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Tourist attractions in Wells

Obviously the main tourist attraction in Wells is the cathedral itself. It is a magnificent building which has dominated the city since the late 12th century, when the Bishop of Bath transferred his
headquarters there.

The main part of the building has impressive vaulted ceilings and unusual scissor arches which support the central tower. A feature is the 24-hour astronomical clock in the north transept, which was constructed in 1392 and is one of the oldest working clocks in the world.

It has a dial more than six feet across, with moving models of knights that joust every 15 minutes.

There were originally in the region of 400 statues of saints, angels and prophets, carved from the cathedral’s light yellow stone, but about a hundred were destroyed by the Puritans in the 17th century.

The 13th century west font was erected as a backdrop.
To the south of the cathedral is the fortified Bishop’s Palace, which is surrounded by a moat. It is one of the oldest inhabited houses in England, bishops having lived there for more than 800 years. Its outer walls date back, remarkably, to 1206. On the approach to the ruined 14th Century Great Hall and Bishop’s private chapel is a medieval
gateway, with portcullis and drawbridge, known as the Bishop’s Eye.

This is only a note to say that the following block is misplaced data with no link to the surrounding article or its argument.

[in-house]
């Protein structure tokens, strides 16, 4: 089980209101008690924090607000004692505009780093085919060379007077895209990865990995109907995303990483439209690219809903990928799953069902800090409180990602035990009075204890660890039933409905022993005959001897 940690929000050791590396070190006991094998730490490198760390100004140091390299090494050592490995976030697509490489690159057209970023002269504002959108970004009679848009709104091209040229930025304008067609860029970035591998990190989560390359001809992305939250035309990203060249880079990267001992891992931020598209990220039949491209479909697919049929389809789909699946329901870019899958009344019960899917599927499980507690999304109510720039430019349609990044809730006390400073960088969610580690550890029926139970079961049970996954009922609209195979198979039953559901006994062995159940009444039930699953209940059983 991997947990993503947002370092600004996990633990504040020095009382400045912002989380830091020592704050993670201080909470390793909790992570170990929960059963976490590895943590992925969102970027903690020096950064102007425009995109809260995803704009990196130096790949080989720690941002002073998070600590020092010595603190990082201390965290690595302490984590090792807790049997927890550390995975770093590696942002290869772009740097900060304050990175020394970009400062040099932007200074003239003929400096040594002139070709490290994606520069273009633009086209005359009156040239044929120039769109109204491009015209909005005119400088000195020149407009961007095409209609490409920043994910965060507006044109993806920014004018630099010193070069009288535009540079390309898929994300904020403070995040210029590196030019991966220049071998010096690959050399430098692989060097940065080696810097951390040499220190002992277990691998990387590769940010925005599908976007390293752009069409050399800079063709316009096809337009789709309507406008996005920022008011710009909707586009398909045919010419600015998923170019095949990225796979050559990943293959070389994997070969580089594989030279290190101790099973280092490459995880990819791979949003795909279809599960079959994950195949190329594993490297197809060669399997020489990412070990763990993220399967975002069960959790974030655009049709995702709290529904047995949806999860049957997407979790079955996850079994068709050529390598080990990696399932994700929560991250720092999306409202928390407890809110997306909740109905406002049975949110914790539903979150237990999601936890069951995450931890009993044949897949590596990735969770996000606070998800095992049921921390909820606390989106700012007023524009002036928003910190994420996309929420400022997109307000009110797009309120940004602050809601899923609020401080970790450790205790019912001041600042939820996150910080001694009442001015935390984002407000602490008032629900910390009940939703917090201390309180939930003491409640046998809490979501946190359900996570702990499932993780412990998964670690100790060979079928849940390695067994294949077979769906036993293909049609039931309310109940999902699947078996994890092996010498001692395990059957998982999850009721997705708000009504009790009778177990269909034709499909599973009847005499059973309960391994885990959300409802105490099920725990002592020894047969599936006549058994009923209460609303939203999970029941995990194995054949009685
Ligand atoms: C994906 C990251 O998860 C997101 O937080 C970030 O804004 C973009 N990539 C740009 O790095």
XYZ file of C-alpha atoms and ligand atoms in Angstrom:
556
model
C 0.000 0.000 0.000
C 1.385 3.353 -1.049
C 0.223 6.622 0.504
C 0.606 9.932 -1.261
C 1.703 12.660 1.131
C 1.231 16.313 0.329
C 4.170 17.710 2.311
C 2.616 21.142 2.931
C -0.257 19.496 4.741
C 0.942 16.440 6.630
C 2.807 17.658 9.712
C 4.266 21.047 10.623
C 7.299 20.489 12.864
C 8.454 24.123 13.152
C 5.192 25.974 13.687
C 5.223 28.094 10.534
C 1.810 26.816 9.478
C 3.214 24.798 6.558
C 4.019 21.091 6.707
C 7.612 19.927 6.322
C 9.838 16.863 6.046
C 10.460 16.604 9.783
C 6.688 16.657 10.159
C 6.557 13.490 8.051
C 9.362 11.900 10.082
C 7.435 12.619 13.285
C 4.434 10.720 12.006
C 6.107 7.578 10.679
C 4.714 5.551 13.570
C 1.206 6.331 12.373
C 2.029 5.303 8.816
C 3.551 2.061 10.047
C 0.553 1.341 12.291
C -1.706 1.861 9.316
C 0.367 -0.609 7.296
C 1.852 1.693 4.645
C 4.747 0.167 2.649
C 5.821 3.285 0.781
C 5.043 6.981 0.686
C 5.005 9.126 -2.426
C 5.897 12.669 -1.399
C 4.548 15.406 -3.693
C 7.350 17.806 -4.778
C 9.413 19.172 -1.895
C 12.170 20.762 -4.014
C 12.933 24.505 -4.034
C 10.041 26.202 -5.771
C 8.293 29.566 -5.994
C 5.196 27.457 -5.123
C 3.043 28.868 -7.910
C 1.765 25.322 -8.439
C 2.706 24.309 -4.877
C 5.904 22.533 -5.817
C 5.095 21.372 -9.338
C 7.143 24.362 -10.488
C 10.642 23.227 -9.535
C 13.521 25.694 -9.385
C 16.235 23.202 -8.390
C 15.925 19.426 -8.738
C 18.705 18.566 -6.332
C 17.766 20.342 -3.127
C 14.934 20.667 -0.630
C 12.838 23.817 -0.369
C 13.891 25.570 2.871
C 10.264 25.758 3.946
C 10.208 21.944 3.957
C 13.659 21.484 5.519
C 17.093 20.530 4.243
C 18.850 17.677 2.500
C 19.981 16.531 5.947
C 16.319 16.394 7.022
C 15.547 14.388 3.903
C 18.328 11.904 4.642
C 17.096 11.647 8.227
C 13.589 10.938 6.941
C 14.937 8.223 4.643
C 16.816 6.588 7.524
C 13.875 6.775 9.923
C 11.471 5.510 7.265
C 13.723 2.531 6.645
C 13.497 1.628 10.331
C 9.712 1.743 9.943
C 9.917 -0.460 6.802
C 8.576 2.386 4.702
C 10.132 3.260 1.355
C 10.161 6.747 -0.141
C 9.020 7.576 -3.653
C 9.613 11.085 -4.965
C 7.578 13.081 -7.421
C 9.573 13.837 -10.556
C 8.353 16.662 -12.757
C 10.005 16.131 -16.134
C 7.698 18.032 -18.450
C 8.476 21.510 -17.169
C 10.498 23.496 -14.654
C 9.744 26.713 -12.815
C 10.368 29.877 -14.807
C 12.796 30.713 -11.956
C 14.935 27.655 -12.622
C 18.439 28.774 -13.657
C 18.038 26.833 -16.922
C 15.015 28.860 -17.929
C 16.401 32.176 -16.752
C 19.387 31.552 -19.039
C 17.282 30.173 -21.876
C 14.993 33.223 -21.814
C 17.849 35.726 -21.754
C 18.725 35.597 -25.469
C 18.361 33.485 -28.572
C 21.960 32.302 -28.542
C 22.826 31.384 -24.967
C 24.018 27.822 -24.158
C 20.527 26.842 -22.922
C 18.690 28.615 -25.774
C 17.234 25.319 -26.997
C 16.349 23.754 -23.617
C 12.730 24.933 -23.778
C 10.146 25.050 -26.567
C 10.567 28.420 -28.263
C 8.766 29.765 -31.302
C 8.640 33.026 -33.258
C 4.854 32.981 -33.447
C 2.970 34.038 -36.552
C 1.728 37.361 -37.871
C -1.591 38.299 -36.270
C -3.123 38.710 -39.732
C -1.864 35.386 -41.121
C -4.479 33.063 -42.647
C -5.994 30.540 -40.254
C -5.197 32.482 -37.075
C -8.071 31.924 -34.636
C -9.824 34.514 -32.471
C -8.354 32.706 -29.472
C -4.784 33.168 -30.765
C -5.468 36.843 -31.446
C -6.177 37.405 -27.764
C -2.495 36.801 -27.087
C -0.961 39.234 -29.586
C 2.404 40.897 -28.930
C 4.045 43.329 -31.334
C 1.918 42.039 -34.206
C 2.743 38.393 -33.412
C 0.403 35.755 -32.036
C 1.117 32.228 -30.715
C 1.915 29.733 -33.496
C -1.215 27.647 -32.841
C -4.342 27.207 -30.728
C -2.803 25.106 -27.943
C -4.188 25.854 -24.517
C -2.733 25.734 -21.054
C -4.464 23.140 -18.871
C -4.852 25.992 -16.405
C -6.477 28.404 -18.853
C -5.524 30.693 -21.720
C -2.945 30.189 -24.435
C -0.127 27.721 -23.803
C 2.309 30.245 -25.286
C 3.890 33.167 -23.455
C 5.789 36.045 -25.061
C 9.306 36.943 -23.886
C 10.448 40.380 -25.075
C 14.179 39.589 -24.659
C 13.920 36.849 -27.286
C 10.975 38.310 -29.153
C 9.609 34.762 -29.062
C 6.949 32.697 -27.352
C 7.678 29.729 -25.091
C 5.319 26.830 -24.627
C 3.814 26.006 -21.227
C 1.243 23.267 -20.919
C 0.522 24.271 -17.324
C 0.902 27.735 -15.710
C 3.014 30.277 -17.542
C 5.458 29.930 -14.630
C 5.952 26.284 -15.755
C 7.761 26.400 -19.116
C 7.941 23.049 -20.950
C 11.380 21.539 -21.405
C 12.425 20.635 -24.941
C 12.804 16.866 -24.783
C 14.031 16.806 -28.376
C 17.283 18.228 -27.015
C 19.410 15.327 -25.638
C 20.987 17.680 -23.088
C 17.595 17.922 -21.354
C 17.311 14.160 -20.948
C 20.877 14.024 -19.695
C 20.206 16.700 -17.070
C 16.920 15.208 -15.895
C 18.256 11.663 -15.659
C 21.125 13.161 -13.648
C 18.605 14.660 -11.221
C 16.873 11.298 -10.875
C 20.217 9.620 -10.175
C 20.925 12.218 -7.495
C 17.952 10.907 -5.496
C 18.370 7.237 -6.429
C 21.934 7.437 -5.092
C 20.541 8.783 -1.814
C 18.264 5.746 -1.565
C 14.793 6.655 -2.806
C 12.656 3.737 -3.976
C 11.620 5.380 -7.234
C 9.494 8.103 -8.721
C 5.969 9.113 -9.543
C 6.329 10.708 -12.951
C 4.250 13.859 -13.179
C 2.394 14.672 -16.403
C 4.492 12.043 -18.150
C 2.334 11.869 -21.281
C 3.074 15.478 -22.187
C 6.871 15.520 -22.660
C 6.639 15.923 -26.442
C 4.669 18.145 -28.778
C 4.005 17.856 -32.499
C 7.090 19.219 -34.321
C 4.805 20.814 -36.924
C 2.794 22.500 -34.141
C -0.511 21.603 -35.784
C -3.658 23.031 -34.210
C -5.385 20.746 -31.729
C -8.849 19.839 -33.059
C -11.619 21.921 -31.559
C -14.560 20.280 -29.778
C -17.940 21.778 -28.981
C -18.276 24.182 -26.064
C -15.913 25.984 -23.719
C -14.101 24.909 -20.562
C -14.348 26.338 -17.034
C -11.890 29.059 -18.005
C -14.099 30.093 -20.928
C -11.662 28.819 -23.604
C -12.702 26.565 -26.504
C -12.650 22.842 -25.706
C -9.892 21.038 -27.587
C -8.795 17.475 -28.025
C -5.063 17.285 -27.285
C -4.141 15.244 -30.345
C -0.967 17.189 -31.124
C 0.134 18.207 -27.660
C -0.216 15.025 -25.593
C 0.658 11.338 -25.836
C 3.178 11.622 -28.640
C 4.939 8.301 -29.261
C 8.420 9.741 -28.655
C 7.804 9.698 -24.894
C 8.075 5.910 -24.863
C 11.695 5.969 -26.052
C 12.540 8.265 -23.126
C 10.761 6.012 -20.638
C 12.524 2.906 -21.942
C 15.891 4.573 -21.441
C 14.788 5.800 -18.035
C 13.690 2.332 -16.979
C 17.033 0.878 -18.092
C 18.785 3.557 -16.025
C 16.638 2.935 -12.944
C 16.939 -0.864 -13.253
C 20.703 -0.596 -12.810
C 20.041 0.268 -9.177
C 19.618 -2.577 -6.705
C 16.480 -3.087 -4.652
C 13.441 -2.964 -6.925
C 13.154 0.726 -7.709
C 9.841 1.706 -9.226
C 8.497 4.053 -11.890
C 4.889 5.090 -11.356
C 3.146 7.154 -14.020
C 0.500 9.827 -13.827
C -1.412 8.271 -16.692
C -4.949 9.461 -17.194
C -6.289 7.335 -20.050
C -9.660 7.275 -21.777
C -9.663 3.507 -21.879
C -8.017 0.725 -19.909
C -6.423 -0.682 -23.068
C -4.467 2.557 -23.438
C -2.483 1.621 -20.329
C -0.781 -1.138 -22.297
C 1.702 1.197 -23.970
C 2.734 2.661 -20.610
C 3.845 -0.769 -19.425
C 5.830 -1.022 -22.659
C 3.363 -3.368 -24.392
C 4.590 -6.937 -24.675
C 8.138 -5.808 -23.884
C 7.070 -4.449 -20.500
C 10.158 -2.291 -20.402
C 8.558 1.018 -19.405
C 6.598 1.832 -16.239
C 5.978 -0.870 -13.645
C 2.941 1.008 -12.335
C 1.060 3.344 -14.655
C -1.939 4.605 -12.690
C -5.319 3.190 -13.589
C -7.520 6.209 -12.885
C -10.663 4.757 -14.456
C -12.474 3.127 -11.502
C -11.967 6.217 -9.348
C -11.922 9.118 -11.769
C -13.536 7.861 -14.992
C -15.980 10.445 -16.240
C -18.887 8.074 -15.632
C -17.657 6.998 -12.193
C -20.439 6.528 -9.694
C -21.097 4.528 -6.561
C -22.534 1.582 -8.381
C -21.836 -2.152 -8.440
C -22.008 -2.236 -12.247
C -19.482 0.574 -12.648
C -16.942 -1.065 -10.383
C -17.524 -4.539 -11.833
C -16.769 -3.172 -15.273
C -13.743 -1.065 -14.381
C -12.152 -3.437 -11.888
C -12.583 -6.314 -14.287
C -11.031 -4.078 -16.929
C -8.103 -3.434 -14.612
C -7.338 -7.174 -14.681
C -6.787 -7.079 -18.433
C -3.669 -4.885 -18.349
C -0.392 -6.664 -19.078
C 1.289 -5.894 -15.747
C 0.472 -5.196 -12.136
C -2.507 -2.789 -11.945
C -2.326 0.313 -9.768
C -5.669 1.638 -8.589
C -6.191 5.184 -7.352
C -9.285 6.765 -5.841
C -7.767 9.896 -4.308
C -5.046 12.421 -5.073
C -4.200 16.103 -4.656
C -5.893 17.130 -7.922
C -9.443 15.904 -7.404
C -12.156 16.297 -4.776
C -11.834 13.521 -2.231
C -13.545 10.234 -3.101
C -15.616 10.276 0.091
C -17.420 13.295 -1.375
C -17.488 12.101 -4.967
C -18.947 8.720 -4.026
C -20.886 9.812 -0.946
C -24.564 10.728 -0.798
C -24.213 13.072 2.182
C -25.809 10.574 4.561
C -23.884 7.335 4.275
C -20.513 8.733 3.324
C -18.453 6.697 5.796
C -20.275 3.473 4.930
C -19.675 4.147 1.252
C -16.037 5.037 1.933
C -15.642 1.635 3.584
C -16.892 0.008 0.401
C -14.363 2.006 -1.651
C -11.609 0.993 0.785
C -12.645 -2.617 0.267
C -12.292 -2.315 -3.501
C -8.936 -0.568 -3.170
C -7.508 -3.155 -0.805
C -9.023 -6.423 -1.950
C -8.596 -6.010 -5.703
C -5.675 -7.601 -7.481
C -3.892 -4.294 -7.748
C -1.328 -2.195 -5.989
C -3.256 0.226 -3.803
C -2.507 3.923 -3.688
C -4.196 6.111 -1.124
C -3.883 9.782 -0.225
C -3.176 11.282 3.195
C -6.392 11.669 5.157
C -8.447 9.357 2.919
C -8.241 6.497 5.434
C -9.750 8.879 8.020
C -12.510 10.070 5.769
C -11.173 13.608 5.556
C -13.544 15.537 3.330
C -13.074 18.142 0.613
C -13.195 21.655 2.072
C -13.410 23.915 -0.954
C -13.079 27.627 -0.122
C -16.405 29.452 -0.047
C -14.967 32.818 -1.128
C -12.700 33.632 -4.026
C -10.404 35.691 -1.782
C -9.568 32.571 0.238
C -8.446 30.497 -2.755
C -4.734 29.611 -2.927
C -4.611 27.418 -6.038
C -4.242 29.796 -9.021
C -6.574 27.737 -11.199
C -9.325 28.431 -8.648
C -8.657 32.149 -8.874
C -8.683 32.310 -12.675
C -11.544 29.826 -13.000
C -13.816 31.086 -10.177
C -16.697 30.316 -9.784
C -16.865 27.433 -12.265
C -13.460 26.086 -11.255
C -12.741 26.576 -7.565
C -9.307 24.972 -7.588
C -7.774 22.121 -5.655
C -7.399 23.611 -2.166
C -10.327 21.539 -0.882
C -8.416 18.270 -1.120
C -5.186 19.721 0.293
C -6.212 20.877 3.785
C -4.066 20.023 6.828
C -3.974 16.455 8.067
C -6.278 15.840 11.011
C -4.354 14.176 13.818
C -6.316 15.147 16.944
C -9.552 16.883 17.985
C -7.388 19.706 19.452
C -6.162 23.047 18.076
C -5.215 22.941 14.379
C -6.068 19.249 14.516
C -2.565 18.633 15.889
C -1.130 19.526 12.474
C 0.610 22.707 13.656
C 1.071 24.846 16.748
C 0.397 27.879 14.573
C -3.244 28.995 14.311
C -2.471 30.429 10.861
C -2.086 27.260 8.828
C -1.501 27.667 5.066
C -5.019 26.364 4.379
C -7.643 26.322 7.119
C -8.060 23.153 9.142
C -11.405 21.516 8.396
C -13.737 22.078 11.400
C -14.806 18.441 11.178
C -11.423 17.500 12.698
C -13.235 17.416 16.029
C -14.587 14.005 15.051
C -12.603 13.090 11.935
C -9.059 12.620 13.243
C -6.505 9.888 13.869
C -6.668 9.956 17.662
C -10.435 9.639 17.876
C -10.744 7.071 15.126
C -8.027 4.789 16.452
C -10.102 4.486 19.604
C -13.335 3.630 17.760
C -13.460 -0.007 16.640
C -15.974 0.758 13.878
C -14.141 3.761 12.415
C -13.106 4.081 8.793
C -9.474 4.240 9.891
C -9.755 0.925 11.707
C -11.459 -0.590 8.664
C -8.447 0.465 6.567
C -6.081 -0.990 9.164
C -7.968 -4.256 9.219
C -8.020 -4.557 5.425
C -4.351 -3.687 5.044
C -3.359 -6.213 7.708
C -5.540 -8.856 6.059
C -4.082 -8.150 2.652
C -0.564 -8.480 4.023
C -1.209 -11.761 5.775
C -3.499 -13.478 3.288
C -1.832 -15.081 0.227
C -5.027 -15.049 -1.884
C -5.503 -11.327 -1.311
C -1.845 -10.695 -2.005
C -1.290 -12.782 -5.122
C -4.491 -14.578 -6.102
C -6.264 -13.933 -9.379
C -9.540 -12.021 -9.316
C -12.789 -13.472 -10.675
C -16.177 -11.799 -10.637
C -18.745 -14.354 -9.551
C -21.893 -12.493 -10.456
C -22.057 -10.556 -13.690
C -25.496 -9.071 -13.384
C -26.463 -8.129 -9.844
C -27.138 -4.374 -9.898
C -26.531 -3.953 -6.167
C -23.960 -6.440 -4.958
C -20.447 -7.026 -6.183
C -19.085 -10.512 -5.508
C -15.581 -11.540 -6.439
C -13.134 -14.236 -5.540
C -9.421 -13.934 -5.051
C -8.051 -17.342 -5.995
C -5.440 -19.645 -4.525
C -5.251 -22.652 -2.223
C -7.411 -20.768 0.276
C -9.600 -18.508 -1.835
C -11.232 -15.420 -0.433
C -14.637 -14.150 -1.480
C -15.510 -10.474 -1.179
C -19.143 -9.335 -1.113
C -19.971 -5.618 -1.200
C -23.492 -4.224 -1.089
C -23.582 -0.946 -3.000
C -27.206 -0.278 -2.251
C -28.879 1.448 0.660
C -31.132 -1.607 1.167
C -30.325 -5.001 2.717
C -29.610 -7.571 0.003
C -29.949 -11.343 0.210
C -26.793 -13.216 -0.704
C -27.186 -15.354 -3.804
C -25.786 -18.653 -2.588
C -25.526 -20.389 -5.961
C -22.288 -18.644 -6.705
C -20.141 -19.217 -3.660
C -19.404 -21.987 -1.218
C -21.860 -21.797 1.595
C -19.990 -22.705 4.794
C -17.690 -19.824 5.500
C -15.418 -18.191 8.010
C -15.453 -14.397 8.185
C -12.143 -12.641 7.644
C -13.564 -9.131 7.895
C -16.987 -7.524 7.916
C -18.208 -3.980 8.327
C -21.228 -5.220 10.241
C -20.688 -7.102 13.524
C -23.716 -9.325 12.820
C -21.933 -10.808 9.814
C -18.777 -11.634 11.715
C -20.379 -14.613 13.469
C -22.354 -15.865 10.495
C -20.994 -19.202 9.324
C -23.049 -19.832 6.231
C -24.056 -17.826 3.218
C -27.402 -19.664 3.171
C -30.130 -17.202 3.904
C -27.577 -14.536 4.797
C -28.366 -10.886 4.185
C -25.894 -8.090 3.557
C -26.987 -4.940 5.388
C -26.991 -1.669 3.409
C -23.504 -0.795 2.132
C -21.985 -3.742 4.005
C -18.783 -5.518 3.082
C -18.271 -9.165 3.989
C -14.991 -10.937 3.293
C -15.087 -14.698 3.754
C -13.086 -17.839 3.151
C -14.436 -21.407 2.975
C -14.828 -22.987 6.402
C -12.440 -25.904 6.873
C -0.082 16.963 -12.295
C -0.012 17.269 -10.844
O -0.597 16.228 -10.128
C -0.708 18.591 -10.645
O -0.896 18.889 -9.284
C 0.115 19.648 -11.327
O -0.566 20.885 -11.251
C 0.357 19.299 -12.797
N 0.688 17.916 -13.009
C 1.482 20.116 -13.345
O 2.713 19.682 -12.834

There are also 14 acres of gardens in which are situated the springs from which the city takes its name.
Other historic buildings are Vicar’s Close, St Cuthbert’s Church and the local museum. The Market Place is also well worth a visit, with its lively markets at the centre of narrow streets in which there is an intriguing mix of building styles.

A popular tourist attraction close by – just two and a half miles to the north of Wells – is Wookey Hole Cave, which was formed by continuous erosion of the limestone bedrock by the waters of the river Axe. The cave is particularly famous for the ‘Witch of Wookey Hole’, a human-shaped stalagmite which is said to be a wicked witch turned to stone by a Glastonbury monk. The caves are said to have been inhabited by man for 50,000 years.

A little further away, six miles to the north-east, is the very impressive limestone gorge known as The Cheddar Gorge, which, together with its caves, has been voted the second greatest natural wonder in Britain. The oldest complete skeleton in the country, the 9,000 year old so-called Cheddar Man, was found in one of the deepest caves in 1903. while even older remains, dating back more than 13,000 years have also been found. In the caves you will find many curiously sculptured stalagmites and stalagtites.

Within 25 miles of Wells you can visit many other attractions including Cleve Abbey, Clevedon Court, Dunster Castle, Glastonbury Abbey and Tor, Montacute House, Muchelney Castle, Nunney Castle, Stourhead, the West Somerset Steam Railway, and the Fleet Air Arm Museum.

And, of course, mention has to be made of the annual Glastonbury Music Festival, which is the largest greenfield music and performing arts festival in the world, with more than 50 stages, and a template for all the festivals that have come after it.

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